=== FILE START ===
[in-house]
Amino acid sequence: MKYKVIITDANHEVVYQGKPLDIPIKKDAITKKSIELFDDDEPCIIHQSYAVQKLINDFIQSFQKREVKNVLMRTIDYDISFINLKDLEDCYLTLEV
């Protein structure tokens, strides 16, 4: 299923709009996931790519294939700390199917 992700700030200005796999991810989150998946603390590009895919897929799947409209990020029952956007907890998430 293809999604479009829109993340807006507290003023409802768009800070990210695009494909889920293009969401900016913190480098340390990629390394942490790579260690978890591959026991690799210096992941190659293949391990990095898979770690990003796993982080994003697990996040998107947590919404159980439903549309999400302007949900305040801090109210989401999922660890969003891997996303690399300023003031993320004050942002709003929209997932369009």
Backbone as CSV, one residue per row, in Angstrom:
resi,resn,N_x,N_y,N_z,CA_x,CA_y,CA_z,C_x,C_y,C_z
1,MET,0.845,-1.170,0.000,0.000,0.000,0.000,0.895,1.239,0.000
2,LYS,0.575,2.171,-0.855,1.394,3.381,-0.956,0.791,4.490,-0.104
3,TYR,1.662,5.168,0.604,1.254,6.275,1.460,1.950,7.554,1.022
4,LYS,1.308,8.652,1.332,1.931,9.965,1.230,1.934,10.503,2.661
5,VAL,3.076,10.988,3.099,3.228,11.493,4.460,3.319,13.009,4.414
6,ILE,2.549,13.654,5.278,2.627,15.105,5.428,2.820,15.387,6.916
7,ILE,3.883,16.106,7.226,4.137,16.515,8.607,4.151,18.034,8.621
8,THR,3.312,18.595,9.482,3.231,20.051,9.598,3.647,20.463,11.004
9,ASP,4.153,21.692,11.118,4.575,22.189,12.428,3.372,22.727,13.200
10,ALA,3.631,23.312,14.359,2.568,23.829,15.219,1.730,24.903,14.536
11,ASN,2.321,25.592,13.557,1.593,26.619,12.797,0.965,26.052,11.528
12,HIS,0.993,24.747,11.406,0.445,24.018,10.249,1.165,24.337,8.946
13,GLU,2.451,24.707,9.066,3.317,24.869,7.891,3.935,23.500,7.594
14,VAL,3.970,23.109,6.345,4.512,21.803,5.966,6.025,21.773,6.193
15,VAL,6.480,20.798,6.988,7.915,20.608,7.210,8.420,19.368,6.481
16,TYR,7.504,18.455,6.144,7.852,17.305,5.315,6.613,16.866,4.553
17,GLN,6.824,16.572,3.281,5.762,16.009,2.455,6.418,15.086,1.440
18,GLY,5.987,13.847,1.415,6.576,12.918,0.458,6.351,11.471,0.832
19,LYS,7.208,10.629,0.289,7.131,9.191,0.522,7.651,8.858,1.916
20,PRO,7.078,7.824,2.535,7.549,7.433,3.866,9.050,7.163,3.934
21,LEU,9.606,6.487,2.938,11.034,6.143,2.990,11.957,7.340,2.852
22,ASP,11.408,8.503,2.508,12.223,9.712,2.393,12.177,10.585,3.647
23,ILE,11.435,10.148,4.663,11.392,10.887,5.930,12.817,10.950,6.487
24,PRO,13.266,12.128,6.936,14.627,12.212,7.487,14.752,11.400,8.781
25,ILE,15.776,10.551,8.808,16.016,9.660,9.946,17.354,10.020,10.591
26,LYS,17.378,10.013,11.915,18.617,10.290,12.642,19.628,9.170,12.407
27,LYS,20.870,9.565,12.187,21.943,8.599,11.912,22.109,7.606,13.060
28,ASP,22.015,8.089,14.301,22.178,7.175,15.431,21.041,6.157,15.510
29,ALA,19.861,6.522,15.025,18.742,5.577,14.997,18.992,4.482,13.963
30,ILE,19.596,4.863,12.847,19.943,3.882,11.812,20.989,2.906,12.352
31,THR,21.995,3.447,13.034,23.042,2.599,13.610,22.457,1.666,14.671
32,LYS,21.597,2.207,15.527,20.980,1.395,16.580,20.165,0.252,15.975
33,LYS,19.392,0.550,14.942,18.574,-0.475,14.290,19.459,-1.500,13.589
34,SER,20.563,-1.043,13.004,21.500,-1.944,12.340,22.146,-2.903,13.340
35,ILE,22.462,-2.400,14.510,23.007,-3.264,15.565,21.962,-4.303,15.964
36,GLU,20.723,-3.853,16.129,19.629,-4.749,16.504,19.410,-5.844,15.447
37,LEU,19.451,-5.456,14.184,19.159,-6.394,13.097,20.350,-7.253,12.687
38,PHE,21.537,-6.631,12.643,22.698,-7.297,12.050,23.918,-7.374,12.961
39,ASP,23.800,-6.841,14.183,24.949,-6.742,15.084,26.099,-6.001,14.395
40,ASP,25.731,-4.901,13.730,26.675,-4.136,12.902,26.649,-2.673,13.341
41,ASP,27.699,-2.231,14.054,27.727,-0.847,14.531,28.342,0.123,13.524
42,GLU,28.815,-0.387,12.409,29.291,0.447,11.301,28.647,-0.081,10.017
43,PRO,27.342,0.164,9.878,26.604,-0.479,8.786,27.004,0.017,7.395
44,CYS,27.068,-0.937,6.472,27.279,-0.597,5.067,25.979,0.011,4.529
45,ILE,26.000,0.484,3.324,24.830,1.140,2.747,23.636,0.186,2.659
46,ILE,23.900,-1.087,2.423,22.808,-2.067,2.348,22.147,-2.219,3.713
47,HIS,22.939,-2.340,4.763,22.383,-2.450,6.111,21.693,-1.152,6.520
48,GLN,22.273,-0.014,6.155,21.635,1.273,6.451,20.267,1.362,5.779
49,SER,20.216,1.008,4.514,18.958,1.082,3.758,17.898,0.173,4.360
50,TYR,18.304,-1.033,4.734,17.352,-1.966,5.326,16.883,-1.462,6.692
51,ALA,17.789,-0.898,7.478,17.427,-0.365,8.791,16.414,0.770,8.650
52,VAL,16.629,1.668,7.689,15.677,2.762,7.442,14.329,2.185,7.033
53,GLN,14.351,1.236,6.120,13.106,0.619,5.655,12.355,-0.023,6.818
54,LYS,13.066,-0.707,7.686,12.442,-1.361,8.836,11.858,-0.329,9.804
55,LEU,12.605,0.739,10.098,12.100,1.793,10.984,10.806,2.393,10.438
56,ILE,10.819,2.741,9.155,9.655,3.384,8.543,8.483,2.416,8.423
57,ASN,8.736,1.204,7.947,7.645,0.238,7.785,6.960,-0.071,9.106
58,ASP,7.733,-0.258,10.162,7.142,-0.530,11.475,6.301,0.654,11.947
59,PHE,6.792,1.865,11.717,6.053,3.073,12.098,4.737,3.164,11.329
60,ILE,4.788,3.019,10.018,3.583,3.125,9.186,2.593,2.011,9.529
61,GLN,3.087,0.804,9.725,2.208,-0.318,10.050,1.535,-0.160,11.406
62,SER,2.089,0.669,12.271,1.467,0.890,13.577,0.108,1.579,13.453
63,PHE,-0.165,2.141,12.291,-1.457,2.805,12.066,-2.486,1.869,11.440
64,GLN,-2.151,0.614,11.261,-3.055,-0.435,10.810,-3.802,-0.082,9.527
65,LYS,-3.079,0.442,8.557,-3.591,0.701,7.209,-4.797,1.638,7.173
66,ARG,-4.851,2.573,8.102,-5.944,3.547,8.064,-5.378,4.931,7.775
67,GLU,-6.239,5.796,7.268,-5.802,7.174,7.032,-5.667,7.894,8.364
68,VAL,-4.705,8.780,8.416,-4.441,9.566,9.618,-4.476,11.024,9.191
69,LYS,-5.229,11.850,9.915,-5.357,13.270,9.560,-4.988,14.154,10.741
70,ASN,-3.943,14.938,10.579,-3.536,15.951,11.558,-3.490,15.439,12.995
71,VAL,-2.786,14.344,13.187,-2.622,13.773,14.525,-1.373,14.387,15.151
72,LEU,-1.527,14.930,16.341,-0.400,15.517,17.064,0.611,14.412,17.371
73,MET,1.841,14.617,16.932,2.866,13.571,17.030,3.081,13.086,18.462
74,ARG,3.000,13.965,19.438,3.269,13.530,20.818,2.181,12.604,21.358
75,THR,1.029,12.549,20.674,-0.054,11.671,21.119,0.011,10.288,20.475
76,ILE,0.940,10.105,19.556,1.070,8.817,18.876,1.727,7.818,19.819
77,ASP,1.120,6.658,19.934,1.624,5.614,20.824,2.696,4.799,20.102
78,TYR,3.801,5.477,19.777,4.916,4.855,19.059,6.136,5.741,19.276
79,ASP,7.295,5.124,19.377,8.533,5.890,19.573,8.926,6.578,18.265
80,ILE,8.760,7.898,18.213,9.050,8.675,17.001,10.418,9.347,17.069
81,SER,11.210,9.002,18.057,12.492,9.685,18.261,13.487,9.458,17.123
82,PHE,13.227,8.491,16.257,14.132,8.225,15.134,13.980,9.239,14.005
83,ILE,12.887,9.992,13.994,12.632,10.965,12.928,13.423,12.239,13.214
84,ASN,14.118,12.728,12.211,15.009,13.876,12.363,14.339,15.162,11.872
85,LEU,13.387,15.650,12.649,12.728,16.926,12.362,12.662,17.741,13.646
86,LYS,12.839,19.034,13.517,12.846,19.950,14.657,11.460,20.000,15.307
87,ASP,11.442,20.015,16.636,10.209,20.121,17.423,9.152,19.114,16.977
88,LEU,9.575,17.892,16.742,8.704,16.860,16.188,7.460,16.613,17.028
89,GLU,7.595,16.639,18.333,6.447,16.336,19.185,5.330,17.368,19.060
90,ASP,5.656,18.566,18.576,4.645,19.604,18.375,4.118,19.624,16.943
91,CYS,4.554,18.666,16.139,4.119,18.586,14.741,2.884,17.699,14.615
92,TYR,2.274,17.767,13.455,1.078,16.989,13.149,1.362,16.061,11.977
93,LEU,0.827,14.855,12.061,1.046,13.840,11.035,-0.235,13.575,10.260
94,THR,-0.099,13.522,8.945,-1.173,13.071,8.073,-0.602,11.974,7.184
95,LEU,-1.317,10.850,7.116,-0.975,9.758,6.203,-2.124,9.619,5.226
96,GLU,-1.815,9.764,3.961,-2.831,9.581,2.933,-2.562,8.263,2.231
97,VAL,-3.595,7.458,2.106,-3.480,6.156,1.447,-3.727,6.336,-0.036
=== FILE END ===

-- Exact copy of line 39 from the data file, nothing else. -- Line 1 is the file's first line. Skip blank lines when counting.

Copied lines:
34,SER,20.563,-1.043,13.004,21.500,-1.944,12.340,22.146,-2.903,13.340